Monday, October 17, 2011

My First Public Speech about Me

Last night, I spoke at a dinner to about 150 participants of the Pink, Pink, Pink Golf Tournament at Riverwalk Golf Club. This was my first public speech about my breast cancer; my first time speaking in a public venue of this sort, in general. I had no doubt in my mind that I could do it, figuring that if I can present a grant award for celebration to 100 Hospital managers (at work), I could accomplish anything.

I also am quite comfortable sharing my story. Last night, what was interesting to me was the fact that when I was asked about why I share so much, I was not able to answer. I have always felt that more good has come to me from openly sharing my breast cancer journey. I learn more, more people offer to help, I meet more people, and the list goes on. However, when stating these reasons aloud, I suddenly felt very selfish. Has my blog gone too far in telling people what they want to hear in order, in order to draw more to myself?

Not something I have shared in my blog, truth be told, I have had a really rough couple of weeks. In my blog, I try to remain positive, believing strongly that documenting anything negative is a waste of energy and too hard for people to read.  A couple of the topics that I did not write about are as follows.
  1.  I was in the hospital last week with an infection stemming from my picc line. It was really scary and I had to miss my regularly scheduled chemo. I am fine now. My arm is healing. I am a little upset with the nurses who were supposed to be caring for my picc line and am wondering how I knew something was wrong when they did not. The picc line is out now; I have a scheduled port placement on October 27.
  2. The Taxol did not work. I know, I did write about this. However, it was not until the end of the week last week that I started to admit how scared I really am. Crying on my mom's shoulder, and then again to my brother felt good. Again, I do not like to talk about these I you may never here me utter a word after this blog post. I stand firm in my belief that it is a waste of good energy to talk to the world about being scared, but in the safety of my own home, I am learning it is OK.
  3. My emotions have been hiding in my food choices. Yes, I still have my green smoothie every morning. However, lately, I have been more apt to make bad food choices, which I have paid for both physically and mentally, beating myself for feeding the cancer acidic food.
Sharing my story last night, along with my emotions this weekend, I think things might be turning around for me, however. It was such a pleasure and a joy to meet the fantastic people who played in the Pink, Pink, Pink Golf Tournament, benefiting the Komen Race for the Cure, San Diego. Thanks to the good work of Monica Davis (General Manager), the Riverwalk staff, and generous sponsors, they raised more than $3,000. I am especially honored to say that they are going to credit it to team, Racing for Marsi. Believe me when I say that this is very unexpected.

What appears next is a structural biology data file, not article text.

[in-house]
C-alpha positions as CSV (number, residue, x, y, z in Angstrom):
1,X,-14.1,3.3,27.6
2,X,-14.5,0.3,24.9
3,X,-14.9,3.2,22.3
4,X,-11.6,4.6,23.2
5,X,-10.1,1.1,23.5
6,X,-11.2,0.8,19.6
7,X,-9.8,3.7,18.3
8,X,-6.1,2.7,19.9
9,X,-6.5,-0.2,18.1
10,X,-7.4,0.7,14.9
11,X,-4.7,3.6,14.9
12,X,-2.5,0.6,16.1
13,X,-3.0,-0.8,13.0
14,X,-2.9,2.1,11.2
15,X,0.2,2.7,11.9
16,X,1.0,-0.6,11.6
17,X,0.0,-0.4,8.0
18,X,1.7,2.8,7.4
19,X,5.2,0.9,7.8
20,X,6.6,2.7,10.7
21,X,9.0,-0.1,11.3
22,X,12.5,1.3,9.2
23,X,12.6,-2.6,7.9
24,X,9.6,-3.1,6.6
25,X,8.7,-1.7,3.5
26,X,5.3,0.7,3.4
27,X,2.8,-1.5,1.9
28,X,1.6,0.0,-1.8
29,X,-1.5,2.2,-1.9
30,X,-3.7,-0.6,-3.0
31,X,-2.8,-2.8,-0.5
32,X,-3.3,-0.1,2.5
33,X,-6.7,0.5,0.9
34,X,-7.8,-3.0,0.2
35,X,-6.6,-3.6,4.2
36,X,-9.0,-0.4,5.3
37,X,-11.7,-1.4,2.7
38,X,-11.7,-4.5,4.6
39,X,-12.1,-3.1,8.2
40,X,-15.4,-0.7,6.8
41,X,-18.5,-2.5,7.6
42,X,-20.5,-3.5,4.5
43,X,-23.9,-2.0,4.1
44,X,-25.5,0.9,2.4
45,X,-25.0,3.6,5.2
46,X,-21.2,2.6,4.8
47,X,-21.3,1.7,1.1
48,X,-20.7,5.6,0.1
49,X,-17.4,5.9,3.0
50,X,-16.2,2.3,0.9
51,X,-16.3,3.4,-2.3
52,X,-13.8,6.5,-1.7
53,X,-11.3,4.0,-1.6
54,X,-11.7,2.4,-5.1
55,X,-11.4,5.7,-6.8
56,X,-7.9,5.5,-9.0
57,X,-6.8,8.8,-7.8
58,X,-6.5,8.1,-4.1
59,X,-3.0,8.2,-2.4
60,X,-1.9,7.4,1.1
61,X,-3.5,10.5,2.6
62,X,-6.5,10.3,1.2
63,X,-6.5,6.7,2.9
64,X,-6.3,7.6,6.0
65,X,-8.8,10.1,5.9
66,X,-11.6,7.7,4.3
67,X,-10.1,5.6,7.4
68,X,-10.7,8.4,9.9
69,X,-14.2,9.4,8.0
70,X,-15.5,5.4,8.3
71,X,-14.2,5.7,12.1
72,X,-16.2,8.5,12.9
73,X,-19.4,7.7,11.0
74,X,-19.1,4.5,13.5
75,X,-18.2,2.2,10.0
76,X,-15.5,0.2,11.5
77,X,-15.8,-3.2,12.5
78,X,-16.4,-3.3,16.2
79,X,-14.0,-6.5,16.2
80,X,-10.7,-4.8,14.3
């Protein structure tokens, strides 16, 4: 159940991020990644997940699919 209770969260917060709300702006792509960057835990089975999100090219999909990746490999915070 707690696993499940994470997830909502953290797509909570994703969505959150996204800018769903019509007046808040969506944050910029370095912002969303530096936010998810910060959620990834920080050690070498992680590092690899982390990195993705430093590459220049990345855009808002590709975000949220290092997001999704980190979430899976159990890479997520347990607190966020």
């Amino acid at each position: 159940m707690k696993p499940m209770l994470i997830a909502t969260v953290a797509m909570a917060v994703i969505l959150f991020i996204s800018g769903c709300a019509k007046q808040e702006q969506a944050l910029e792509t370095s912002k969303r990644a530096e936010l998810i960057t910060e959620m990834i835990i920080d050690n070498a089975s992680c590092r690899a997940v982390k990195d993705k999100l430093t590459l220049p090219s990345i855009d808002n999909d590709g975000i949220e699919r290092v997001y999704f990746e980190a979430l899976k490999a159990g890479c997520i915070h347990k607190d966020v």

Moreover, the standing ovation of the crowd last night brought tears to my eyes. Having my family, parents and brother (Kelly, you were missed!) beside me made the night truly special.

My mental state might not be entirely back on track, but I am confident that it will get there, one day at a time.


  1. Your bravery is making a difference...know and claim that!

  2. Marsi - Sharing your story and your journey helps all of us better understand what it means to fight the cancer battle. My compassion and awareness of those around me have dramatically increased because of you. Never doubt the profound effect you have had on those that read your story. You are doing the right thing... hugs. xo

  3. Do what ever makes you happy. I have no problem with people saying they are scared, sick, in pain, and depressed. Happy talk is fine if your on vacation but your are not on vacation. But I appreciate however you wish to explain your situation.

  4. Marsi,
    Keep up your courage, your strength and your writing for you are an inspiration to me and to everyone who is following your journey. Sending you positive healing thoughts, Linda

  5. Truth be told, I want to hear what is happening no matter what is going on with you. I think part of true cancer "awareness" is showing that there are good days and bad, ups and downs. Some days you cry and scream and some you can live a (mostly) normal life. I think hiding the truth for fear that it will turn people off is a mistake for anyone. It keeps a fake smile on a disease that takes quality of life from you right now. That's just my opinion, but I support your honesty throughout it all. I am sorry that it was such a bad week. I hope this upcoming week will be better for you. xo (beautiful pic!)